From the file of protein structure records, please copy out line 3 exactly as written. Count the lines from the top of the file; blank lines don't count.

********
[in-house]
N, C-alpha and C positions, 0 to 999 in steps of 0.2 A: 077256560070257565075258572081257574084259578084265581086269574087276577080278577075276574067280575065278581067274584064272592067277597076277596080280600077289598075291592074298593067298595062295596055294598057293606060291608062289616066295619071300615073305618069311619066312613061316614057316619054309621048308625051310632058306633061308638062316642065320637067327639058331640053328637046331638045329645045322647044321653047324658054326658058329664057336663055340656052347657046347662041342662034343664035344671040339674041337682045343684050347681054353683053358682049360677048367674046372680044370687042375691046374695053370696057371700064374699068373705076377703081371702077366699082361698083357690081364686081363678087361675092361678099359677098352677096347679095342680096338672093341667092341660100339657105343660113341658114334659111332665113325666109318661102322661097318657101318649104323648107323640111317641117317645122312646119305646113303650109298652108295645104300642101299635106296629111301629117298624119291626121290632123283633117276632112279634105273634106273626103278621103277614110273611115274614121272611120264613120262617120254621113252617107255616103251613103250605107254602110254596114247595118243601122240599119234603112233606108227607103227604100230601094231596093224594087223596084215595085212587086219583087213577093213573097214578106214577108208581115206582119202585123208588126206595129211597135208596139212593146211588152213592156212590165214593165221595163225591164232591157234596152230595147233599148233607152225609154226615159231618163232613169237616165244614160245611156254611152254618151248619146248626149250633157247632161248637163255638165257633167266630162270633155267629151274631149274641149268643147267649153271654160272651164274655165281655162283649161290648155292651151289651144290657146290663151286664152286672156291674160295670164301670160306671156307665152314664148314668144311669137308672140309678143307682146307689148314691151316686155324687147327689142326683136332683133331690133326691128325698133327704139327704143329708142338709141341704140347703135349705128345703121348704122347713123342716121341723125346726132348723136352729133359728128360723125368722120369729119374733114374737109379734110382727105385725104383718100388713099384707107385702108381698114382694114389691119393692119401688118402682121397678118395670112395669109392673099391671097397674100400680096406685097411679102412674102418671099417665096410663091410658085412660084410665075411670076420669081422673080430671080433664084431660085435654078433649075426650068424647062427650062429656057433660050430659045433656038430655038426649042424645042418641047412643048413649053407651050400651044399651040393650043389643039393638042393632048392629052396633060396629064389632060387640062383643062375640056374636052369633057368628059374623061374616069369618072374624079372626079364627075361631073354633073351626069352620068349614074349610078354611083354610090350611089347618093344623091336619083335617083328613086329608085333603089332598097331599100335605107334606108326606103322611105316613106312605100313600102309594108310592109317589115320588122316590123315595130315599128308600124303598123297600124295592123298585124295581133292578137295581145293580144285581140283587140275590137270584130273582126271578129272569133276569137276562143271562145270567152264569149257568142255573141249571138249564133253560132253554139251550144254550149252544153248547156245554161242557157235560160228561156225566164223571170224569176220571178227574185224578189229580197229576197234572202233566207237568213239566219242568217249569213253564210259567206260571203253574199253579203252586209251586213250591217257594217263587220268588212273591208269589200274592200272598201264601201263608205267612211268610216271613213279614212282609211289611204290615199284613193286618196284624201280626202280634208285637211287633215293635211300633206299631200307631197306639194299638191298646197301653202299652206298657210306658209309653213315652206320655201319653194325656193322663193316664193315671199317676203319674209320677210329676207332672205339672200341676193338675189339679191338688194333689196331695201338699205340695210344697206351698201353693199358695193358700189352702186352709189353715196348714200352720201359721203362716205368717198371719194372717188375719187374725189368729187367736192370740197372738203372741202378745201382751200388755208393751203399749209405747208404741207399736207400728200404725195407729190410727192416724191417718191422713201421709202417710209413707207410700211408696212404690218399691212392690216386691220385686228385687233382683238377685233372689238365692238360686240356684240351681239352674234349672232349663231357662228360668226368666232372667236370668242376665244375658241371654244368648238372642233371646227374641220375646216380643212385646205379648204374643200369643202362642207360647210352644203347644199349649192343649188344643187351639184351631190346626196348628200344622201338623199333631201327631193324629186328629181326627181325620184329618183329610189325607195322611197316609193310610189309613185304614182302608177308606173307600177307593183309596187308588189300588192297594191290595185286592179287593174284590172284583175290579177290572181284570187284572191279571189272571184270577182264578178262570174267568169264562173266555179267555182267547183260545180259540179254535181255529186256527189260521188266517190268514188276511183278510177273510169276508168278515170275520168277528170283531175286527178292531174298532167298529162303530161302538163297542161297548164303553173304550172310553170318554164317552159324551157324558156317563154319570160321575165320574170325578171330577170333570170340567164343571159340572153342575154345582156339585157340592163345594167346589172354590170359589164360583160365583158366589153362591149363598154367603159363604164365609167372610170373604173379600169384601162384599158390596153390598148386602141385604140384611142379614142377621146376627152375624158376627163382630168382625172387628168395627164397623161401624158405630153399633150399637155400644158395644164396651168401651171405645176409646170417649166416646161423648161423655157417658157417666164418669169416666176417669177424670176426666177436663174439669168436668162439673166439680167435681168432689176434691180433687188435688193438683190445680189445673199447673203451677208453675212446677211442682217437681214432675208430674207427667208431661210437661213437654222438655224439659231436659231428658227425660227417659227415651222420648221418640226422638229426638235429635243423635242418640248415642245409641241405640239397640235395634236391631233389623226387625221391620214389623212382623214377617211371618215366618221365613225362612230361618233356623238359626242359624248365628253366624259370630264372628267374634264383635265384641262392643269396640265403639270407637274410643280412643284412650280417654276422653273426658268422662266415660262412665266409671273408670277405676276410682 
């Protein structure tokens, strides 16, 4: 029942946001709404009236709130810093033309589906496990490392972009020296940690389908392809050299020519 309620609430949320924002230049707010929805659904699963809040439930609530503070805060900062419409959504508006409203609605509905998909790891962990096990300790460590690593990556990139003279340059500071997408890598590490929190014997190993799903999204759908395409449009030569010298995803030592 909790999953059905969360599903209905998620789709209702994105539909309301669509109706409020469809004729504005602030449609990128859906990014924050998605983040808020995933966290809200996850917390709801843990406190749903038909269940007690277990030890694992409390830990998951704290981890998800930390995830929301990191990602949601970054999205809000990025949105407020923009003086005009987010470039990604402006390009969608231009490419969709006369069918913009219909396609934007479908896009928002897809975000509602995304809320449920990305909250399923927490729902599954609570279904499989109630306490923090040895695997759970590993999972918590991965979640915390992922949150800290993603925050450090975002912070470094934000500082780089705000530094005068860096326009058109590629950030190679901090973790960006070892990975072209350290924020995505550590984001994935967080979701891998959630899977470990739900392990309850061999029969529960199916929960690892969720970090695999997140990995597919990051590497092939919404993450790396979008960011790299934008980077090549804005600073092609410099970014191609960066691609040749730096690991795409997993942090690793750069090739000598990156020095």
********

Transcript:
């Protein structure tokens, strides 16, 4: 029942946001709404009236709130810093033309589906496990490392972009020296940690389908392809050299020519 309620609430949320924002230049707010929805659904699963809040439930609530503070805060900062419409959504508006409203609605509905998909790891962990096990300790460590690593990556990139003279340059500071997408890598590490929190014997190993799903999204759908395409449009030569010298995803030592 909790999953059905969360599903209905998620789709209702994105539909309301669509109706409020469809004729504005602030449609990128859906990014924050998605983040808020995933966290809200996850917390709801843990406190749903038909269940007690277990030890694992409390830990998951704290981890998800930390995830929301990191990602949601970054999205809000990025949105407020923009003086005009987010470039990604402006390009969608231009490419969709006369069918913009219909396609934007479908896009928002897809975000509602995304809320449920990305909250399923927490729902599954609570279904499989109630306490923090040895695997759970590993999972918590991965979640915390992922949150800290993603925050450090975002912070470094934000500082780089705000530094005068860096326009058109590629950030190679901090973790960006070892990975072209350290924020995505550590984001994935967080979701891998959630899977470990739900392990309850061999029969529960199916929960690892969720970090695999997140990995597919990051590497092939919404993450790396979008960011790299934008980077090549804005600073092609410099970014191609960066691609040749730096690991795409997993942090690793750069090739000598990156020095």